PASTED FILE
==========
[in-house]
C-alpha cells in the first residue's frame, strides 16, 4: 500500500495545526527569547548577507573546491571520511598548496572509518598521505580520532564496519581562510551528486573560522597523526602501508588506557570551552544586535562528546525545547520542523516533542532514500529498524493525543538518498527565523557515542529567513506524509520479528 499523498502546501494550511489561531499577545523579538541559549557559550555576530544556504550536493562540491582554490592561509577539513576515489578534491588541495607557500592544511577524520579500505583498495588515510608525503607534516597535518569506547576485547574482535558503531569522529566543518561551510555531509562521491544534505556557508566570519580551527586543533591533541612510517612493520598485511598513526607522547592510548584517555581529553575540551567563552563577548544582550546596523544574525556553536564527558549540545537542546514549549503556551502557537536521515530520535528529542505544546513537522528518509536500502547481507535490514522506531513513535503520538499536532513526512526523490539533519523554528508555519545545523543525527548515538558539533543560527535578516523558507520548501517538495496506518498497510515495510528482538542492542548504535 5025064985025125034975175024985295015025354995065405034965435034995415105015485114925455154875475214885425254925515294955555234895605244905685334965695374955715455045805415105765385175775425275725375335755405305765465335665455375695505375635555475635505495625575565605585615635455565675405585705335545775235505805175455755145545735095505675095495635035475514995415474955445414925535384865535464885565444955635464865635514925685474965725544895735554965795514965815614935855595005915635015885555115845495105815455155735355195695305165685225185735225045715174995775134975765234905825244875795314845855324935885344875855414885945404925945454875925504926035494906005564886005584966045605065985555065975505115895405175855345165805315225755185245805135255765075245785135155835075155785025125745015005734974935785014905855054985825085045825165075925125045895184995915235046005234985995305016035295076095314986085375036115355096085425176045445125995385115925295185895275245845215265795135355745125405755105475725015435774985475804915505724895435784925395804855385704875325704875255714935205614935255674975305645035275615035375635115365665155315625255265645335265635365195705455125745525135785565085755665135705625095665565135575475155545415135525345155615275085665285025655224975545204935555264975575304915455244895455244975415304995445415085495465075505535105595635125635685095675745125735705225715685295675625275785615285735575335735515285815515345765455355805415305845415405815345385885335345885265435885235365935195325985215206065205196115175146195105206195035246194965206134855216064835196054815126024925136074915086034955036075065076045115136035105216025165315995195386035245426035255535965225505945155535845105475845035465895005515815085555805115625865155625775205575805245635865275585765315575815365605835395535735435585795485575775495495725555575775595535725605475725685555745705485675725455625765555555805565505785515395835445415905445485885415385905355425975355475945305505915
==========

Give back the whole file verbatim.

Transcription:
[in-house]
C-alpha cells in the first residue's frame, strides 16, 4: 500500500495545526527569547548577507573546491571520511598548496572509518598521505580520532564496519581562510551528486573560522597523526602501508588506557570551552544586535562528546525545547520542523516533542532514500529498524493525543538518498527565523557515542529567513506524509520479528 499523498502546501494550511489561531499577545523579538541559549557559550555576530544556504550536493562540491582554490592561509577539513576515489578534491588541495607557500592544511577524520579500505583498495588515510608525503607534516597535518569506547576485547574482535558503531569522529566543518561551510555531509562521491544534505556557508566570519580551527586543533591533541612510517612493520598485511598513526607522547592510548584517555581529553575540551567563552563577548544582550546596523544574525556553536564527558549540545537542546514549549503556551502557537536521515530520535528529542505544546513537522528518509536500502547481507535490514522506531513513535503520538499536532513526512526523490539533519523554528508555519545545523543525527548515538558539533543560527535578516523558507520548501517538495496506518498497510515495510528482538542492542548504535 5025064985025125034975175024985295015025354995065405034965435034995415105015485114925455154875475214885425254925515294955555234895605244905685334965695374955715455045805415105765385175775425275725375335755405305765465335665455375695505375635555475635505495625575565605585615635455565675405585705335545775235505805175455755145545735095505675095495635035475514995415474955445414925535384865535464885565444955635464865635514925685474965725544895735554965795514965815614935855595005915635015885555115845495105815455155735355195695305165685225185735225045715174995775134975765234905825244875795314845855324935885344875855414885945404925945454875925504926035494906005564886005584966045605065985555065975505115895405175855345165805315225755185245805135255765075245785135155835075155785025125745015005734974935785014905855054985825085045825165075925125045895184995915235046005234985995305016035295076095314986085375036115355096085425176045445125995385115925295185895275245845215265795135355745125405755105475725015435774985475804915505724895435784925395804855385704875325704875255714935205614935255674975305645035275615035375635115365665155315625255265645335265635365195705455125745525135785565085755665135705625095665565135575475155545415135525345155615275085665285025655224975545204935555264975575304915455244895455244975415304995445415085495465075505535105595635125635685095675745125735705225715685295675625275785615285735575335735515285815515345765455355805415305845415405815345385885335345885265435885235365935195325985215206065205196115175146195105206195035246194965206134855216064835196054815126024925136074915086034955036075065076045115136035105216025165315995195386035245426035255535965225505945155535845105475845035465895005515815085555805115625865155625775205575805245635865275585765315575815365605835395535735435585795485575775495495725555575775595535725605475725685555745705485675725455625765555555805565505785515395835445415905445485885415385905355425975355475945305505915